Women who are depressed tend to have more sex than their happier counterparts, even if they aren't in a relationship.
The finding is based on a survey of 107 depressed and non-depressed Aussie women who were in relationships.
The researchers found that not only did women suffering from mild to moderate depression have more active sexual lives, but also had sexually liberated attitudes, a bigger variety of sexual experiences, but also if single, they also tended to indulge in casual sex.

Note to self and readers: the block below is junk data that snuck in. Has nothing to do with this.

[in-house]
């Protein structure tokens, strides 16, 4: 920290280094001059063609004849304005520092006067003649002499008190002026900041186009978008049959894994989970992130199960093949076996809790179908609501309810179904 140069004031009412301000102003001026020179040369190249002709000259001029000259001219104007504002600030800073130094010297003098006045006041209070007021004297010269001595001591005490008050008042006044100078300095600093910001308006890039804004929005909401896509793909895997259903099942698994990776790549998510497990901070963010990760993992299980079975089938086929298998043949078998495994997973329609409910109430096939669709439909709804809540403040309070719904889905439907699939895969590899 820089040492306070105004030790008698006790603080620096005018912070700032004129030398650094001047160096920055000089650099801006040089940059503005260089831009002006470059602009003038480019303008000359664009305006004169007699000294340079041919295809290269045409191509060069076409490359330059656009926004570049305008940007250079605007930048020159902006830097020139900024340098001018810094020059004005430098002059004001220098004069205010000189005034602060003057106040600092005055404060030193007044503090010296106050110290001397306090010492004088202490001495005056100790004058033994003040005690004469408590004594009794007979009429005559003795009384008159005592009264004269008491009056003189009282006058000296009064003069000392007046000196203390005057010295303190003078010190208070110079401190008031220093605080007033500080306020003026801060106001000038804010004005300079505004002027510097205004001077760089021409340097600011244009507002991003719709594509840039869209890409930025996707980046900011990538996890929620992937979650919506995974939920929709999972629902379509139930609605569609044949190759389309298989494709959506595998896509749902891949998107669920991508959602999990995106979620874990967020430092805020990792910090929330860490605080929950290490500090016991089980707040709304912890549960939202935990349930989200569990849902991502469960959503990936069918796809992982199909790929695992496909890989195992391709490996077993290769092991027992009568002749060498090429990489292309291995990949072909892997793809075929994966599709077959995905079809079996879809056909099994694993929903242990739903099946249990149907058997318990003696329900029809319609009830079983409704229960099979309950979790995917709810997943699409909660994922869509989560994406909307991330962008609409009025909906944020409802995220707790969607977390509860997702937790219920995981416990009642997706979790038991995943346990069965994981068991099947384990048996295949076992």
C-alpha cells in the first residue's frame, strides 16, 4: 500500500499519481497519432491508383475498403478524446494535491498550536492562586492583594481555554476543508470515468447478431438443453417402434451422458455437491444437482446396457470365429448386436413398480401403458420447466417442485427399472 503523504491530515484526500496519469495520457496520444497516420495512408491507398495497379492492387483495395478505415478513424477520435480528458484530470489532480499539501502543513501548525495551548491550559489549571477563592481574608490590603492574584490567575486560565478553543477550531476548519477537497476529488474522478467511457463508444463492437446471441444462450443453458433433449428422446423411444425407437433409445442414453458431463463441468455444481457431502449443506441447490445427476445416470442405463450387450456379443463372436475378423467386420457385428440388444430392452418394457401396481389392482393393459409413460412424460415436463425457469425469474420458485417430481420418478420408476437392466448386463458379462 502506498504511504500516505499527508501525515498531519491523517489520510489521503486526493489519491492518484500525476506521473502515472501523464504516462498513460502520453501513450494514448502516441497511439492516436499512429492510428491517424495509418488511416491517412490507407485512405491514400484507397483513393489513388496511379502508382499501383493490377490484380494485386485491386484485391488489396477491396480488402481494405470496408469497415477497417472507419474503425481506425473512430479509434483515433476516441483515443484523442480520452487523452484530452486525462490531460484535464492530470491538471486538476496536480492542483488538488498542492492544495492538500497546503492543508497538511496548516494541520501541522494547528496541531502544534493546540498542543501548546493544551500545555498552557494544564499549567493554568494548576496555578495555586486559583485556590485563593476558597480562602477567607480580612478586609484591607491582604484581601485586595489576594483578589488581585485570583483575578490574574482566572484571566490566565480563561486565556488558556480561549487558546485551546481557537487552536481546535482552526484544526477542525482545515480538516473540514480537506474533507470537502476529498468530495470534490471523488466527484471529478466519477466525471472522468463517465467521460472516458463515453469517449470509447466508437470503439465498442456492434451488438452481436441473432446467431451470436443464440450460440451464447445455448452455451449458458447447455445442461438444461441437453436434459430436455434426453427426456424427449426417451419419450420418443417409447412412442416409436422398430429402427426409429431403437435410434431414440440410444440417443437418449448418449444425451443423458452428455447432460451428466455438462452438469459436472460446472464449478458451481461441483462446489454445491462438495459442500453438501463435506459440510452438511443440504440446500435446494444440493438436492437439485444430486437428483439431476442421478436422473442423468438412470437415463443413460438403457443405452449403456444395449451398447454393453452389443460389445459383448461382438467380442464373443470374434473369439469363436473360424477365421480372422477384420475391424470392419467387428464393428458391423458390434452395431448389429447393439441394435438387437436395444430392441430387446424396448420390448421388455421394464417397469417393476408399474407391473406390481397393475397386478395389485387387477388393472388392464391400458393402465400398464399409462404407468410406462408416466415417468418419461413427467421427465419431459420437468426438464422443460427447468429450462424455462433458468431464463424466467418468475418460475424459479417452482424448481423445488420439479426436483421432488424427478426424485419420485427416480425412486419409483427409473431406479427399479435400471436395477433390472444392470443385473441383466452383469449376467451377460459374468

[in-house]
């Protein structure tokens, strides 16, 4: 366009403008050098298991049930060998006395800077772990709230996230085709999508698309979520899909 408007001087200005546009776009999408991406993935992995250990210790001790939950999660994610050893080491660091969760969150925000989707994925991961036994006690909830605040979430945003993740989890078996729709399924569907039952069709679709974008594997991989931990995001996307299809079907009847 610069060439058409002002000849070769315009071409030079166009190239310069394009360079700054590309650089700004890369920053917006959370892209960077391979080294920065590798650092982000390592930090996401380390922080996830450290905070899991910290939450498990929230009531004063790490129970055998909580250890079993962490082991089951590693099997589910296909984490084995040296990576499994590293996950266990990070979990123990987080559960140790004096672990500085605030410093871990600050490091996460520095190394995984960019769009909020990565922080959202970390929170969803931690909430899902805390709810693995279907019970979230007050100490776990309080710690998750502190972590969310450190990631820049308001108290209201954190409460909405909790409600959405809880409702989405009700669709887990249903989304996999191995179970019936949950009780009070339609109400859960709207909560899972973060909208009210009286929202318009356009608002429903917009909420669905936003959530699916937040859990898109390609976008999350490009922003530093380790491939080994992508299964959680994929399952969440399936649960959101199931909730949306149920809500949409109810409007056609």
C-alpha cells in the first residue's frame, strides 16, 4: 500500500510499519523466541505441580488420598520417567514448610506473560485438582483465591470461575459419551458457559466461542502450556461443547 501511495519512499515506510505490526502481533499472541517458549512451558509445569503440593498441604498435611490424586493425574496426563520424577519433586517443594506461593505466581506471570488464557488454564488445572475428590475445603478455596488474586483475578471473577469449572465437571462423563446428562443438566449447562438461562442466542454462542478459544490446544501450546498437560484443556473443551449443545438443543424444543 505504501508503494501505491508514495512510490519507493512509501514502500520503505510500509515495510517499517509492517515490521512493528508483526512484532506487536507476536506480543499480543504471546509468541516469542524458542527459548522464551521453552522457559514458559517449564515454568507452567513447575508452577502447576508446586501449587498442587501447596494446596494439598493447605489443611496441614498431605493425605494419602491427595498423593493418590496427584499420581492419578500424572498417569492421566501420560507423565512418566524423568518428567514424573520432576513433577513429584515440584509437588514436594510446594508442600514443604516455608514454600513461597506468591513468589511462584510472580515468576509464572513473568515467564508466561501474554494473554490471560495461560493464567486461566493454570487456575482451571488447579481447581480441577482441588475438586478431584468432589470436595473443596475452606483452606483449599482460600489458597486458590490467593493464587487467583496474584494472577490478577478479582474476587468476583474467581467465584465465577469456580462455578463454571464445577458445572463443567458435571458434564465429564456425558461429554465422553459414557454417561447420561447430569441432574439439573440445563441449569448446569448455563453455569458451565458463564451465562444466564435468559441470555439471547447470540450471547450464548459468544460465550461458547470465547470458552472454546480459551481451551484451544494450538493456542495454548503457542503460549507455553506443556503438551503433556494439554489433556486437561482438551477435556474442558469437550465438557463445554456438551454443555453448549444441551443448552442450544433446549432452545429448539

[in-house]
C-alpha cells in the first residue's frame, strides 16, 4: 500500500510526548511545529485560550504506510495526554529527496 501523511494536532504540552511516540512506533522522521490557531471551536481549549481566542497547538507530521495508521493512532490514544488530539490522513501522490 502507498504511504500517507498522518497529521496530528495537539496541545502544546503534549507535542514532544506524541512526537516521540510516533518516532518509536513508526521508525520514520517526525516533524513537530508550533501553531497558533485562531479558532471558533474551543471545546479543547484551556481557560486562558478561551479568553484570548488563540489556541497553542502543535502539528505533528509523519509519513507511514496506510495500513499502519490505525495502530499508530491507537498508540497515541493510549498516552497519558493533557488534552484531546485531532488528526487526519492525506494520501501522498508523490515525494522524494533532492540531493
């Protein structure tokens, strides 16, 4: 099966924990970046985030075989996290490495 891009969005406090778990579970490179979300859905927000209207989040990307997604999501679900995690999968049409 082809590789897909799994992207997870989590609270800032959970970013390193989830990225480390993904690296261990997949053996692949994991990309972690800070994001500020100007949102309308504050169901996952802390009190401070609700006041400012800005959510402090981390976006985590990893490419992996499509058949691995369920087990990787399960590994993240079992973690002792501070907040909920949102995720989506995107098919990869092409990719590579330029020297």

"It was more sex and more of everything from kissing to petting, foreplay and intercourse," News.com.au quoted lead author Dr Sabura Allen, as saying.
"We knew this anecdotally from clinical samples but this is the first time it's been shown in research," she added.
Dr Allen said that the reason depressed women were more likely to have sex was that it helps them feel secure.
"When people are depressed they feel more insecure about their relationships and concerned that their partner may not care about them or find them valuable. Having sex helps them feel that closeness and security," she said.
The study, soon to be published in a British medical journal, was presented at the International Congress on Women's Mental Health in Melbourne.